You'll spot this large pineapple fountain in Charleston's idyllic waterfront park, a 12-acre park that runs for about 1½ miles along the Cooper River.
Charming, centuries-old townhouses like this one can be spotted throughout the city's historic downtown corrider. Denton Rumsey Shutterstock
It's estimated that the Angel Oak Tree is between 400 and 500 years old. It's open daily, free of charge on Johns Island (about 13 miles west of Charleston). Charleston\x27s TheDigitel Flickr
Plan to hang your hat in Isle of Palms if you want to rent a beachfront house, or stay in a fully equipped resort: You won't find these types of accommodations in downtown Charleston. Ann Rivall USN\x26WR
Folly Beach is located about 12 miles south of downtown Charleston. Ann Rivall USN\x26WR
Broad Street is Charleston's main thoroughfare. rjones0856 Flickr
You'll find Spanish moss delicately draped from the branches of live oaks, crepe myrtles and the occasional pine. MarkVanDykePhotography Shutterstock
Touring Charleston by horse-drawn carriage is a popular way to see the city and learn about the area's rich history from knowledgeable guides.
On April 12, 1861, Confederate troops opened fire on Fort Sumter in Charleston Harbor. Courtesy ExploreCharleston.com
Built in 1803, the Joseph Manigault House is a National Historic Landmark. The home was once occupied by the Manigaults — a wealthy family who owned a prosperous rice plantation. You'll find the home on Meeting Street.
You'll know you've hit Rainbow Row (located on East Bay Street) when you see the candy-colored facades of the 13 houses that occupy this section of downtown Charleston. Ann Rivall USN\x26WR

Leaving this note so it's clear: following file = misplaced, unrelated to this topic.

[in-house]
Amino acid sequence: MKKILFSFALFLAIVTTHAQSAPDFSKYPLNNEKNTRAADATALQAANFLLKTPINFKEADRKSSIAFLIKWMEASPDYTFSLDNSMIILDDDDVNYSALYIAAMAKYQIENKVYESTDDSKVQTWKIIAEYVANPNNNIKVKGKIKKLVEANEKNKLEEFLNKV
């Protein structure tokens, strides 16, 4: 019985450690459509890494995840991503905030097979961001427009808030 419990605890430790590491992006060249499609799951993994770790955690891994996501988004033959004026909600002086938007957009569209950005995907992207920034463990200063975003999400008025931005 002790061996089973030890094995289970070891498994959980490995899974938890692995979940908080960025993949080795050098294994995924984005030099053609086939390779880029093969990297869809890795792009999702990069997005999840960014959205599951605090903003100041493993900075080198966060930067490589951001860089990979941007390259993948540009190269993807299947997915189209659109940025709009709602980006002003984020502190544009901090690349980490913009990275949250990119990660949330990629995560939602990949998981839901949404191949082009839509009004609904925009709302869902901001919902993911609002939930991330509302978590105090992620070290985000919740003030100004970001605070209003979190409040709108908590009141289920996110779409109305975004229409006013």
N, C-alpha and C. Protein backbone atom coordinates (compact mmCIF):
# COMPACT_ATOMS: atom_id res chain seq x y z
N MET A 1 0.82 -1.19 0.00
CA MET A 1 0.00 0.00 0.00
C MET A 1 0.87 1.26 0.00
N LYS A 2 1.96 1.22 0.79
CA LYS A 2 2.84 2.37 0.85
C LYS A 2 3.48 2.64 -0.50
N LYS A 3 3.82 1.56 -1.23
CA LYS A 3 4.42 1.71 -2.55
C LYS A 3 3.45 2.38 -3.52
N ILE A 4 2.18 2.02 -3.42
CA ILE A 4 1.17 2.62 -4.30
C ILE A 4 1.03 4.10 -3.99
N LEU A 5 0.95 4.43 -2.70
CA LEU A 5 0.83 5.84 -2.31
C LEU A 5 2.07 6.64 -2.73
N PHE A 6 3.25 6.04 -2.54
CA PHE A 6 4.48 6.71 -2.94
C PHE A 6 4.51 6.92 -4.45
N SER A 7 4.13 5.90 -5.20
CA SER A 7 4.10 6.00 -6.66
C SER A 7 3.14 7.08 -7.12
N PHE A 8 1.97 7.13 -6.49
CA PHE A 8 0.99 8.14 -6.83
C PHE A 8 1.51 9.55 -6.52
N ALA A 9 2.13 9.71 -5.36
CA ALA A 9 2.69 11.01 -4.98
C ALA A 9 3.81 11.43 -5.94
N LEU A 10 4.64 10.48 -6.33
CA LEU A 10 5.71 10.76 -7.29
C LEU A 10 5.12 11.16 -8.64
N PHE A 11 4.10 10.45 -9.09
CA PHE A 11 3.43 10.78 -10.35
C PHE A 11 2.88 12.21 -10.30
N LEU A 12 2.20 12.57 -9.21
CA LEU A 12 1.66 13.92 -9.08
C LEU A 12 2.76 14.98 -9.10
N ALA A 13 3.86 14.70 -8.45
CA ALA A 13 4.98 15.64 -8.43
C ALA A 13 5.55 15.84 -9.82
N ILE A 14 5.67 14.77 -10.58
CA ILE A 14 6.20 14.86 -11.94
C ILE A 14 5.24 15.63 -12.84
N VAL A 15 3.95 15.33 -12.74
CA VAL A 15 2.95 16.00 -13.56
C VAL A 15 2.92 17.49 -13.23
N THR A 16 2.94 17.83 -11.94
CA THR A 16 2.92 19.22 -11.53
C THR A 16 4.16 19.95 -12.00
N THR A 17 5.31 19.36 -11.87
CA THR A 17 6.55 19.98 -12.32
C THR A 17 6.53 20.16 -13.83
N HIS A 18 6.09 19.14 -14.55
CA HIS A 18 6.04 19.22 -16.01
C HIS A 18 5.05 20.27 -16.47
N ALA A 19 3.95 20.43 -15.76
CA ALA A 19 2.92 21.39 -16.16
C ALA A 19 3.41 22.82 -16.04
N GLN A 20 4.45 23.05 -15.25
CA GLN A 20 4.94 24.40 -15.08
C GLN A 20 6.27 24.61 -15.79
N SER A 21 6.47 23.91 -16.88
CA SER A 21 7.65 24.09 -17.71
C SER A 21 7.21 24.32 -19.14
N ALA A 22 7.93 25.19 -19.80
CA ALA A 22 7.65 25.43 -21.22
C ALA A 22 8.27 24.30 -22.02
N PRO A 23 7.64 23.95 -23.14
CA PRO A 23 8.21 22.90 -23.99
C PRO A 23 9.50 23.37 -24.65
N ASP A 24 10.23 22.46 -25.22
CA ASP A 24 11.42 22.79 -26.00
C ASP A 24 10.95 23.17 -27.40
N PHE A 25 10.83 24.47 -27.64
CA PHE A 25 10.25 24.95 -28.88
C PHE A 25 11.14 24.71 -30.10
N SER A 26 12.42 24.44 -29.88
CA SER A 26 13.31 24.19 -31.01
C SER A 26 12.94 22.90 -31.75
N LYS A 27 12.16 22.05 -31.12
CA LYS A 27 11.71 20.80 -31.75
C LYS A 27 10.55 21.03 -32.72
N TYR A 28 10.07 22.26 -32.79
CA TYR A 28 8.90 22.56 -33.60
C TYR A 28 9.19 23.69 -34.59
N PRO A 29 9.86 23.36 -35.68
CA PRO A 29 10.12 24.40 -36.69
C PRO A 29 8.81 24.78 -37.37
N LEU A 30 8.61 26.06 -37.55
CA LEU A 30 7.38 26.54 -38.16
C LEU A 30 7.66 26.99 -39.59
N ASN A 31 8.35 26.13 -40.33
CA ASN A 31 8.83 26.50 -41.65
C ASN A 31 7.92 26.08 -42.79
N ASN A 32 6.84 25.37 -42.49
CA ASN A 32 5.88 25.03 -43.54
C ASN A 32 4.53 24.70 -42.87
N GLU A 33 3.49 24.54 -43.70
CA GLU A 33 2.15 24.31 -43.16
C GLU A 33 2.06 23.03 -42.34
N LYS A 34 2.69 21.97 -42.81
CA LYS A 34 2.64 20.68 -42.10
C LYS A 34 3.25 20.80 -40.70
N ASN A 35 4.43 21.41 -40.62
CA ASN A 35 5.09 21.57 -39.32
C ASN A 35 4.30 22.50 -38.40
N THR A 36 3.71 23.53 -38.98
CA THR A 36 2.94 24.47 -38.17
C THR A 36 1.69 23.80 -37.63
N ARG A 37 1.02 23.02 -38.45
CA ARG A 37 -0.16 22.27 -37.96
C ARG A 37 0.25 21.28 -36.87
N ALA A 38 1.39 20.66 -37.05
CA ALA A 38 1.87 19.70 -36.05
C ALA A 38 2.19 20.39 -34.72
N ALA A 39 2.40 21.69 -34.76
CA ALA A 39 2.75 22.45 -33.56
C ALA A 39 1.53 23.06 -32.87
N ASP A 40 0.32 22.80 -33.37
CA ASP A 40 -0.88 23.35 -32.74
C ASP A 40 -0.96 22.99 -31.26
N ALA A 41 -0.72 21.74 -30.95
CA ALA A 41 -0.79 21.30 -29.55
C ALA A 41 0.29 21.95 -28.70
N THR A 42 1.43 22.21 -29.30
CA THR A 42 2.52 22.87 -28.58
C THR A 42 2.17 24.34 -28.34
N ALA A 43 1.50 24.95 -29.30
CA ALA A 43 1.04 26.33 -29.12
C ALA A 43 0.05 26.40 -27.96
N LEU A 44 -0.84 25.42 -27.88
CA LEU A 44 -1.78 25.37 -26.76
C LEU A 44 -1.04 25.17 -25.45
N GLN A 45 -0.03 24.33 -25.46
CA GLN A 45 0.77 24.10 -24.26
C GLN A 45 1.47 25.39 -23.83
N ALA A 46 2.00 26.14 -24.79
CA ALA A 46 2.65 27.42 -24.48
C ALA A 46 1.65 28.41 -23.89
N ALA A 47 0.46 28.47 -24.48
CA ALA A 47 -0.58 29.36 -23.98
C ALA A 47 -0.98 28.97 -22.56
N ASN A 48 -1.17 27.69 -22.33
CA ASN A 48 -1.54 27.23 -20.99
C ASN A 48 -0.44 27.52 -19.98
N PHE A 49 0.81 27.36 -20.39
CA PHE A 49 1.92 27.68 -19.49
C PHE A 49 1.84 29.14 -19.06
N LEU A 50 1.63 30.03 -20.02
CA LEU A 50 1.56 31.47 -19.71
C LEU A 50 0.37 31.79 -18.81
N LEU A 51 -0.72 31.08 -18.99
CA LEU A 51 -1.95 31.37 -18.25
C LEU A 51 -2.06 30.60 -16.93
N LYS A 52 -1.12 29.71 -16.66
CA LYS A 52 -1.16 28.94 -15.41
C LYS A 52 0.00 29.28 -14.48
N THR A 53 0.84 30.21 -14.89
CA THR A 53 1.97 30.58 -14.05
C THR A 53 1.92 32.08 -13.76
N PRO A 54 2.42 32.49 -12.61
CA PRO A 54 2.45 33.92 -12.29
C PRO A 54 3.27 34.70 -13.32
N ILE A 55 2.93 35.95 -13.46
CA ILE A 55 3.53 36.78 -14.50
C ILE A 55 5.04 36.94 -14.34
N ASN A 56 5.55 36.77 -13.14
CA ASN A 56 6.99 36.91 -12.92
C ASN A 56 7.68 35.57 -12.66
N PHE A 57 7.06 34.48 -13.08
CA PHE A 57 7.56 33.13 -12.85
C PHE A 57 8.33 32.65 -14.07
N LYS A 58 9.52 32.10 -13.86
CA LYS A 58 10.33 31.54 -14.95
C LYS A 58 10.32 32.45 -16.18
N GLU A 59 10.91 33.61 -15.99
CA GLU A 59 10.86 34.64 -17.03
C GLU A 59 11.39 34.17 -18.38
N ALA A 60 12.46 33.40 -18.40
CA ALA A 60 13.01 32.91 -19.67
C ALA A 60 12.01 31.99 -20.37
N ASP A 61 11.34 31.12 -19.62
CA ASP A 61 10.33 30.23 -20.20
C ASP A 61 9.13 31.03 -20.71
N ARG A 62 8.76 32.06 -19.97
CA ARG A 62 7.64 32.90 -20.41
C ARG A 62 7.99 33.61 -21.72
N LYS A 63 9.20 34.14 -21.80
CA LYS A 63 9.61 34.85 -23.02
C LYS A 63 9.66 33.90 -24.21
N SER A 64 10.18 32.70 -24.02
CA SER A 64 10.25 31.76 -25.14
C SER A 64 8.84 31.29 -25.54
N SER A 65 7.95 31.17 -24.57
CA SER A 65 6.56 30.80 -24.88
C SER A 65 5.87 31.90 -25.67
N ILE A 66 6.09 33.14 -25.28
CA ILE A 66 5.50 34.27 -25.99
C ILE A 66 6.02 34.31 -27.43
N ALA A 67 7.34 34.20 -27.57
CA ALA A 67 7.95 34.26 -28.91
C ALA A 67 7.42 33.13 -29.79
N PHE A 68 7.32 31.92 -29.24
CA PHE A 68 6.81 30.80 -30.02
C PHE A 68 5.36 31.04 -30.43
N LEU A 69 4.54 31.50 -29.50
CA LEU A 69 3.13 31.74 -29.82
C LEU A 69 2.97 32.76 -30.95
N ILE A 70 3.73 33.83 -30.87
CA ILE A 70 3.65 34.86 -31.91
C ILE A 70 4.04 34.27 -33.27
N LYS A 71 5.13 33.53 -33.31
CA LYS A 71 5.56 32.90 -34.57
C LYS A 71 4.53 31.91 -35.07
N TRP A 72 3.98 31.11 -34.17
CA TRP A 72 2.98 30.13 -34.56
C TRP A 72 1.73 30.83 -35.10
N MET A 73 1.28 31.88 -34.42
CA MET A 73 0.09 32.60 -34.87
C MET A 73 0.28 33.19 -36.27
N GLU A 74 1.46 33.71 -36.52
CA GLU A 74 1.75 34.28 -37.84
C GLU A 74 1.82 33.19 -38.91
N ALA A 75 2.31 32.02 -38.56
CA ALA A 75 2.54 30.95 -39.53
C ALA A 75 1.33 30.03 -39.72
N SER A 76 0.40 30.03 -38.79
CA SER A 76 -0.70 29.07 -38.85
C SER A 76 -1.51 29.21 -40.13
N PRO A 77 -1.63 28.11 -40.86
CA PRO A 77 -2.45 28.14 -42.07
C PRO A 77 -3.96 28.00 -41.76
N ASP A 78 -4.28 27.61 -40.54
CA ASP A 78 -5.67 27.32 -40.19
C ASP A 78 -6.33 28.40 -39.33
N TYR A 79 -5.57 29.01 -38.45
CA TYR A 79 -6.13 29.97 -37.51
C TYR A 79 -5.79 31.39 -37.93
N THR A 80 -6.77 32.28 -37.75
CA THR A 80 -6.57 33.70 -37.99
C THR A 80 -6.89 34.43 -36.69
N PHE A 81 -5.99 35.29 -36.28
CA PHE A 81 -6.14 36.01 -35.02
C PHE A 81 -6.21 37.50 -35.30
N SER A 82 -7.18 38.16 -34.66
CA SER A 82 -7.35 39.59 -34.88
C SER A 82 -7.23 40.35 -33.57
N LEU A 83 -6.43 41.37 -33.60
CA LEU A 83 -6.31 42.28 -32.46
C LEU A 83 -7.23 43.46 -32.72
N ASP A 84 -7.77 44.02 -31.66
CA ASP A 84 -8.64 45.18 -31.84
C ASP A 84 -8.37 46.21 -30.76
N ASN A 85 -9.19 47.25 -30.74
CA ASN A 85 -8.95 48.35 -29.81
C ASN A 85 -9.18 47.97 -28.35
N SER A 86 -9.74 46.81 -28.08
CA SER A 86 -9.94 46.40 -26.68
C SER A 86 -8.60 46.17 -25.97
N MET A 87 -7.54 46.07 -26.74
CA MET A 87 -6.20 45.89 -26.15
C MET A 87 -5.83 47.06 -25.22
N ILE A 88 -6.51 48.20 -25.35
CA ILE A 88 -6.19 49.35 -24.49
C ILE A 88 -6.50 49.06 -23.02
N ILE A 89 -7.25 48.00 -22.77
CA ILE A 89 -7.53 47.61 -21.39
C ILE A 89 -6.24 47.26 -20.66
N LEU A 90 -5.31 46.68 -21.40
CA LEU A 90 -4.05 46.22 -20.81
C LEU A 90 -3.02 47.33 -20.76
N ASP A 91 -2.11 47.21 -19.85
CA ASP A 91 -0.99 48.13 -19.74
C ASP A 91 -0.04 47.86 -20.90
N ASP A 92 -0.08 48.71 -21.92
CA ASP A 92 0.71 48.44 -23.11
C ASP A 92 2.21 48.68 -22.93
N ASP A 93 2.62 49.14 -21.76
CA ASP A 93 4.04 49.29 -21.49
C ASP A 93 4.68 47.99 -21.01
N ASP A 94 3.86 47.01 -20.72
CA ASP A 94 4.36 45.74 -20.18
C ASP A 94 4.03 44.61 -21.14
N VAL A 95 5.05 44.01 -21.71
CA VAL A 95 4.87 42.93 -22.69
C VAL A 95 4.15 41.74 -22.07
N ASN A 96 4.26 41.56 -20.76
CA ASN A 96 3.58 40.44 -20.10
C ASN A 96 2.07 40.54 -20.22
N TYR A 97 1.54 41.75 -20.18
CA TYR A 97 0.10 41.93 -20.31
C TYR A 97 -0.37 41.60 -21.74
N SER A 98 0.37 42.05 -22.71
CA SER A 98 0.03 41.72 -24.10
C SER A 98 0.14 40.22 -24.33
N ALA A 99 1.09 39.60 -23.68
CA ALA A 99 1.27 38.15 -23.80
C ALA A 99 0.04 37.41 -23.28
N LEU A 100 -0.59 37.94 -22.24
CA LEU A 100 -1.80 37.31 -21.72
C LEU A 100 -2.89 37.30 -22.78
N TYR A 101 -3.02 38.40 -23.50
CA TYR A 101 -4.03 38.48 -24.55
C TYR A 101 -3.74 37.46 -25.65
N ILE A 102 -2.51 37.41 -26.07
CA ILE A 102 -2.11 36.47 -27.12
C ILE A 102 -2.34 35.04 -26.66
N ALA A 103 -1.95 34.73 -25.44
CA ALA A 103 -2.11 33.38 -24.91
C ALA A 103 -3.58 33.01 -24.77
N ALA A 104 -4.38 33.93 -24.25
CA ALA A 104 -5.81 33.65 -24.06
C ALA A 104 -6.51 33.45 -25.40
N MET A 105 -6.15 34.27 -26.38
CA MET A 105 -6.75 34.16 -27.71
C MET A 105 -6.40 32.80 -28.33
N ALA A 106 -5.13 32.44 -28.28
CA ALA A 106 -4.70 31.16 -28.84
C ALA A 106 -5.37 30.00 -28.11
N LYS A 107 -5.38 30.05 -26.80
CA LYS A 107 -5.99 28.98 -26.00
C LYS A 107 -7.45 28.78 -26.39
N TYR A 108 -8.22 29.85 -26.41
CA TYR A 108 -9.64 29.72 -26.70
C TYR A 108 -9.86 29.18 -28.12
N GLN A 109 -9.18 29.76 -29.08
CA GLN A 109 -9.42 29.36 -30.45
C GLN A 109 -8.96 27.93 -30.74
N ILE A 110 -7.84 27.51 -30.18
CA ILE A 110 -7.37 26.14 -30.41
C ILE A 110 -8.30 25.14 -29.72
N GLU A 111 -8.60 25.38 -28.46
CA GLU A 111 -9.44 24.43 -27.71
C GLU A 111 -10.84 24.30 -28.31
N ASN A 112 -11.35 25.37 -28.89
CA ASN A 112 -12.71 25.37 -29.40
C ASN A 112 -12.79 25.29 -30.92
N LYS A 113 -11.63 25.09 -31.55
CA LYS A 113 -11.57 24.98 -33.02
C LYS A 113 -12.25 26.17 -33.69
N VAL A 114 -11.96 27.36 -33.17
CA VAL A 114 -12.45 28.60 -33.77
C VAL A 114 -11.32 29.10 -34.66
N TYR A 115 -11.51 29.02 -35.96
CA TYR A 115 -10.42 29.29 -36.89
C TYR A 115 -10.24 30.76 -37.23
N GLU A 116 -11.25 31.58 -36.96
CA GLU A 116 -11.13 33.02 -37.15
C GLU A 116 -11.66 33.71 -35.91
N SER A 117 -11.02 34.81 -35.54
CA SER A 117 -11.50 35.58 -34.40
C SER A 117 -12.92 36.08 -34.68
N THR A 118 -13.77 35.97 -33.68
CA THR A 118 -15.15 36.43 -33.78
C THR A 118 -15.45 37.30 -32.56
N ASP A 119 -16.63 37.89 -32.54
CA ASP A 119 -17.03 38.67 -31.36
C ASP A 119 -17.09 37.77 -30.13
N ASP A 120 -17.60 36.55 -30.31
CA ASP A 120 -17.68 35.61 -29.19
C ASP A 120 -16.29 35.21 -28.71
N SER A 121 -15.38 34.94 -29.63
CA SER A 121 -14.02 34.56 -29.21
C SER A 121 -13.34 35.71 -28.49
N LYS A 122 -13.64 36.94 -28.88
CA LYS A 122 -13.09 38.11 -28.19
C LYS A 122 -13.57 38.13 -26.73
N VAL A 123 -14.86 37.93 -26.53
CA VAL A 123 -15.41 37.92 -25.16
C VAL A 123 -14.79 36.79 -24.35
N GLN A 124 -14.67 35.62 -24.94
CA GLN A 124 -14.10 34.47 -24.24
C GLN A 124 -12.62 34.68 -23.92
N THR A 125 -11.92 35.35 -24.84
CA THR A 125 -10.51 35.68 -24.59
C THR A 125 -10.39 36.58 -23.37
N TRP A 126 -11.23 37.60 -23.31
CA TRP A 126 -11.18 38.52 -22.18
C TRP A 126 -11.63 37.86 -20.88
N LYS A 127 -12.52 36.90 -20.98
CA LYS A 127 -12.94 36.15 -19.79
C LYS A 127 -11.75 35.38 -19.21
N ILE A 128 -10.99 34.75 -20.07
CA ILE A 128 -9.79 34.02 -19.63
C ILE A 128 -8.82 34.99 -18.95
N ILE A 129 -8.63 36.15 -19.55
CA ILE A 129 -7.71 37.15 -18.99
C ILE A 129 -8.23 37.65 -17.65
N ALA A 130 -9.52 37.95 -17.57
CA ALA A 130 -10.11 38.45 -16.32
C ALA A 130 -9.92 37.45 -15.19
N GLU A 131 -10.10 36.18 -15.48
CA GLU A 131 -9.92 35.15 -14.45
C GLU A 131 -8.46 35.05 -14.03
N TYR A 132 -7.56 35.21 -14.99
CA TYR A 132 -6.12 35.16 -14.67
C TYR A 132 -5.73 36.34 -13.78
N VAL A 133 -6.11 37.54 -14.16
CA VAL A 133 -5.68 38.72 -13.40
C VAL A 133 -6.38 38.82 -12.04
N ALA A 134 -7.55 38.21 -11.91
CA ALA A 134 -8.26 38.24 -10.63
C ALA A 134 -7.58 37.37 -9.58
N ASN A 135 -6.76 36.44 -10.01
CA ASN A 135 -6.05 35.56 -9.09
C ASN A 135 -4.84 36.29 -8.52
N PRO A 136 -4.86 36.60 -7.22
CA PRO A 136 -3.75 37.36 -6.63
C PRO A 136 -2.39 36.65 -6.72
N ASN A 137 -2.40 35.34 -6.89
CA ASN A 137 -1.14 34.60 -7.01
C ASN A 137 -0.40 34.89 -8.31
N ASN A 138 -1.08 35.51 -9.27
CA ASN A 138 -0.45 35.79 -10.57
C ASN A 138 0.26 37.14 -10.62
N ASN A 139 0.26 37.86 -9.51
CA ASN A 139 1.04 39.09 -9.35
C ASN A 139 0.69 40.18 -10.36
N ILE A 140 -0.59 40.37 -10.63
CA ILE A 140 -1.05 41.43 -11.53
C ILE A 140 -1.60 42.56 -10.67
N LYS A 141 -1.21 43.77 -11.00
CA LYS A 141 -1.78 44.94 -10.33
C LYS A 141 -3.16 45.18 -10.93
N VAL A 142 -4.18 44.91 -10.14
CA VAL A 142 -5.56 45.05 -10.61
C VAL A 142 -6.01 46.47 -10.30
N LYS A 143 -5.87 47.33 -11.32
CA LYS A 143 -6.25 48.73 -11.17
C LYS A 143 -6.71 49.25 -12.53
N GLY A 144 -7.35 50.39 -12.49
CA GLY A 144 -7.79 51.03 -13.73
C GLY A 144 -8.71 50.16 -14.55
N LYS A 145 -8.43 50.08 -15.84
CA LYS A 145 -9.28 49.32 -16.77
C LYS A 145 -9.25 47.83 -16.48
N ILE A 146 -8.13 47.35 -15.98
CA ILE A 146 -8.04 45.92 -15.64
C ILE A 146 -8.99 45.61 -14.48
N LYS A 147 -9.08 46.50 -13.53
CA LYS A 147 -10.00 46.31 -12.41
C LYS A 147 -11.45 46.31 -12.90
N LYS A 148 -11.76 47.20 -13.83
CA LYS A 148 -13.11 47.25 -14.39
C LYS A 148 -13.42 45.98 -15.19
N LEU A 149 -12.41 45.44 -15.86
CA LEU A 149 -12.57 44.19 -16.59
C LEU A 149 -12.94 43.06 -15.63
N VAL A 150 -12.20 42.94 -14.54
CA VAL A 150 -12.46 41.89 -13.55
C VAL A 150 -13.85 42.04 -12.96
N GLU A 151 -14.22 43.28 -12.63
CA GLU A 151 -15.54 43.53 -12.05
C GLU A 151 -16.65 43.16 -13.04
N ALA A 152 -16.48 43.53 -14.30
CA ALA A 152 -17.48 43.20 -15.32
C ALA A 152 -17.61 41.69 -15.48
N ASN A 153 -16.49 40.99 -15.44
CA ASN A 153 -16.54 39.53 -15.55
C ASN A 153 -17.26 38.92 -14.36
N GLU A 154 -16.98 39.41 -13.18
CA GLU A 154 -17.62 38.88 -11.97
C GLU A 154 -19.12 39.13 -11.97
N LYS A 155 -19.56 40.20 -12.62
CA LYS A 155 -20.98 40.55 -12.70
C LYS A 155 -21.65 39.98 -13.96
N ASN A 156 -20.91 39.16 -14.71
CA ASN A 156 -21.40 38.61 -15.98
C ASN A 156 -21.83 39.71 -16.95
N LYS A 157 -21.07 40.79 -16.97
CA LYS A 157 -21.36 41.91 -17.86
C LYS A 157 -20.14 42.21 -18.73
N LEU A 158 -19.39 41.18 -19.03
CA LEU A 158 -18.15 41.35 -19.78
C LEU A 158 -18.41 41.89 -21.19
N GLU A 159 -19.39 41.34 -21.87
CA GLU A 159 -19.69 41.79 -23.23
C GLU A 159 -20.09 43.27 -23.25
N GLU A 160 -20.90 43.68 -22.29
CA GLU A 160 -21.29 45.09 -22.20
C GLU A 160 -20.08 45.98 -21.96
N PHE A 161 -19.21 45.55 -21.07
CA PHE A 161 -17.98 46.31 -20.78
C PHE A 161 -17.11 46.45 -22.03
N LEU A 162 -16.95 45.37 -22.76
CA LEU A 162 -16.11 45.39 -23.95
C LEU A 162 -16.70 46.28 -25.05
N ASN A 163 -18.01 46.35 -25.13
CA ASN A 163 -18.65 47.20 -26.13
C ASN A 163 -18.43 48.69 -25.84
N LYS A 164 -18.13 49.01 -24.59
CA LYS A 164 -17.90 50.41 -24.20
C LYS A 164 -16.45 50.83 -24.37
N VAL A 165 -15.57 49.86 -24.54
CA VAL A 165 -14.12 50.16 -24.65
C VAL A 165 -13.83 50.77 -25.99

The United States Custom House, which was originally completed in 1879, is still in operation today. You'll have to admire its striking architecture from the outside, though: The building is closed to the public. Don Williamson Shutterstock
The H. L. Hunley made history on the night of Feb. 17, 1864 when it became the first submarine to ever sink an enemy ship.
Courtesy Friends of the Hunley
Middleton Place boasts America's oldest landscaped gardens, with a history that dates back 320 years. Courtesy Middleton Place
If you're a fan of the performing arts, try to arrange your Charleston jaunt for the end of May or the beginning of June. It's around this time that the city hosts its annual Spoleto Festival USA. During the 17-day arts carnival, Charleston's theaters, churches and outdoor spaces are taken over by artists and their spectators. Julia Lynn Photography Flickr
Fans of "The Notebook" will recognize Boone Hall Plantation from the film (it served as the Hamiltons' summer home). Even if you're unfamiliar with the movie, there's plenty of history here to make the trip worthwhile (the plantation was founded in 1681). Rennett Stowe Flickr
An exterior shot of the Nathaniel Russell House Museum, a fixture on Meeting Street since 1808. Rick McKee Courtesy the Historic Charleston Foundation
The city sprawl as seen from the air. iofoto Shutterstock
Located just north of the White Point Gardens, the Calhoun Mansion is the largest home in Charleston. Bill Ward\x27s Brickpile Flickr
Drayton Hall, a plantation that dates back to the late 1700s, sits along the Ashley River. Courtesy ExploreCharleston.com